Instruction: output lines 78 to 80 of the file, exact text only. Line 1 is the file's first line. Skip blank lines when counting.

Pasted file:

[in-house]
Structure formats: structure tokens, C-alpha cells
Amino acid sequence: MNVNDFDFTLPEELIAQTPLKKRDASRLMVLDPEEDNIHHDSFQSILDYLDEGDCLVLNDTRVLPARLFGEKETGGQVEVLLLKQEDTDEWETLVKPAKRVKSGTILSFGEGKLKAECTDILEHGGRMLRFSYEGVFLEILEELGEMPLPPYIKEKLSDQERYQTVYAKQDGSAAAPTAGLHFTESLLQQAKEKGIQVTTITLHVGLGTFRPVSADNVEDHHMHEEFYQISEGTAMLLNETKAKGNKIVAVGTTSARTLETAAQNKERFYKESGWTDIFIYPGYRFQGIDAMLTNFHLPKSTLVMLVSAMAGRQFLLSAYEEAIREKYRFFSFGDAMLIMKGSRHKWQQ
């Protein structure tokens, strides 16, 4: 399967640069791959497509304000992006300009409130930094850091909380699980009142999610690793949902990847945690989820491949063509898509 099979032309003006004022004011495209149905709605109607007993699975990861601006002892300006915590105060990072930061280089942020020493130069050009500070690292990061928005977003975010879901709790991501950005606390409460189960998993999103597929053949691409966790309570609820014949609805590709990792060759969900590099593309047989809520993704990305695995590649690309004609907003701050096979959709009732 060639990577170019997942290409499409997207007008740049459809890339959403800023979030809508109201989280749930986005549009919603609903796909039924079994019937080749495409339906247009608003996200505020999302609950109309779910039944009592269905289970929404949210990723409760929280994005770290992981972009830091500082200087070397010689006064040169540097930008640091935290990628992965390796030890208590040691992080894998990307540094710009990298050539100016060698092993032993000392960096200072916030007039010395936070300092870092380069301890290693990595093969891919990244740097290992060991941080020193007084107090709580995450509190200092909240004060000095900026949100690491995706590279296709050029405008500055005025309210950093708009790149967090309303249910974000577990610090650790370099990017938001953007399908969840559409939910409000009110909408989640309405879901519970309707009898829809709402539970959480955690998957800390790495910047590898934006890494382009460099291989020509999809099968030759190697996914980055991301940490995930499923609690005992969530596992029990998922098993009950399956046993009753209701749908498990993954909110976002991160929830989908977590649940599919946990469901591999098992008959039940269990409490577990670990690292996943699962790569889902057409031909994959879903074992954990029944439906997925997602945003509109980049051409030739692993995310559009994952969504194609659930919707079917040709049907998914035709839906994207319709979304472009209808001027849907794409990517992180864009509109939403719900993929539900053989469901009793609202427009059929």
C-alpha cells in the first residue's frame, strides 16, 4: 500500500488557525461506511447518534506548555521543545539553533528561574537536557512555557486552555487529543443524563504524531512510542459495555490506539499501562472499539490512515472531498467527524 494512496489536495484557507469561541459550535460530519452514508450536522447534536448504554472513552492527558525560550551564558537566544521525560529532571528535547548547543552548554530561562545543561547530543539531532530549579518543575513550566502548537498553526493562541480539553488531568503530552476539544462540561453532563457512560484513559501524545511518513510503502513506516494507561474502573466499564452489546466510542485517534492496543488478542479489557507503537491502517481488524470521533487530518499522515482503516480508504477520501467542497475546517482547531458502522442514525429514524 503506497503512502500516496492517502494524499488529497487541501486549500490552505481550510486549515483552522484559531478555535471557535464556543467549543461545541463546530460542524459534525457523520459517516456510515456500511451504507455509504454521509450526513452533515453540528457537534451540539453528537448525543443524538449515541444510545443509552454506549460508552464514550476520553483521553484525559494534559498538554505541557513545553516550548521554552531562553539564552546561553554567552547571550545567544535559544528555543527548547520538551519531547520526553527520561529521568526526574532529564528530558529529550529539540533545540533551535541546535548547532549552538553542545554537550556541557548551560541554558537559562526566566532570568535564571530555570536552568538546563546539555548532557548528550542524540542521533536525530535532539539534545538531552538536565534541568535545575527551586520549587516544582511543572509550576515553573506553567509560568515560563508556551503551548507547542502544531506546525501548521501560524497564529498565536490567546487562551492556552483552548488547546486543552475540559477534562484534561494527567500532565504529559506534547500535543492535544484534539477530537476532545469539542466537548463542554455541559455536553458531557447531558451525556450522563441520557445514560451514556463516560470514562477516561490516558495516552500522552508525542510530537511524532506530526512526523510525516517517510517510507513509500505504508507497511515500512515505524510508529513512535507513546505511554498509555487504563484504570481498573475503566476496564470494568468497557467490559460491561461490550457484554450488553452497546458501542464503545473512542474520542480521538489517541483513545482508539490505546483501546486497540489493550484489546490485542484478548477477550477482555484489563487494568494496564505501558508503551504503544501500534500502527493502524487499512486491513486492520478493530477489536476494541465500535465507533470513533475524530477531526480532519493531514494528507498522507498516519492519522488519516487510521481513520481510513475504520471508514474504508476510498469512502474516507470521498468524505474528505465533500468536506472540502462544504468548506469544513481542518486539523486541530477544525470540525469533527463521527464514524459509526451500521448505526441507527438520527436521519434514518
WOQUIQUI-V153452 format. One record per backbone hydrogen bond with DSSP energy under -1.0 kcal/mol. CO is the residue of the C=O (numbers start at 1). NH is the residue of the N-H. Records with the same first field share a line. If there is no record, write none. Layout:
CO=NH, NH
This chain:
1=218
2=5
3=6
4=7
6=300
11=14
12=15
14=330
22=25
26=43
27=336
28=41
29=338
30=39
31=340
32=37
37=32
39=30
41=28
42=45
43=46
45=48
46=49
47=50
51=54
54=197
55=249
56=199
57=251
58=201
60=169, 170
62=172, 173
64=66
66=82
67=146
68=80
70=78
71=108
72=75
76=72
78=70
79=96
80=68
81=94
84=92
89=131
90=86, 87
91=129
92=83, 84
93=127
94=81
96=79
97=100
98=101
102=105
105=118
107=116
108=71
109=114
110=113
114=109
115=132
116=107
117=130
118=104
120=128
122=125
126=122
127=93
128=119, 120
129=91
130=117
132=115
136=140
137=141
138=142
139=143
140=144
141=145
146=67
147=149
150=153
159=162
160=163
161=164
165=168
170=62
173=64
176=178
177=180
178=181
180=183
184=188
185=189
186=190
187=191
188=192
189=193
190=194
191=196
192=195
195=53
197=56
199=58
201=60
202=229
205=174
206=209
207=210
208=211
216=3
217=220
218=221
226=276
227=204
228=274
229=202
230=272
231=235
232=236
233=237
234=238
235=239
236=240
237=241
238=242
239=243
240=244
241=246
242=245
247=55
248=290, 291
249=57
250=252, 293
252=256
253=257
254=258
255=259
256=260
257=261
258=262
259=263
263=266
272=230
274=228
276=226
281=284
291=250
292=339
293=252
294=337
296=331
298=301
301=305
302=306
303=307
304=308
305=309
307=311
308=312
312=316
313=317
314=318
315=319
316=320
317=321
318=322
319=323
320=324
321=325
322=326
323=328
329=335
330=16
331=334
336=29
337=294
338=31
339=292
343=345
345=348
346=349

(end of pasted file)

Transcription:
128=119, 120
129=91
130=117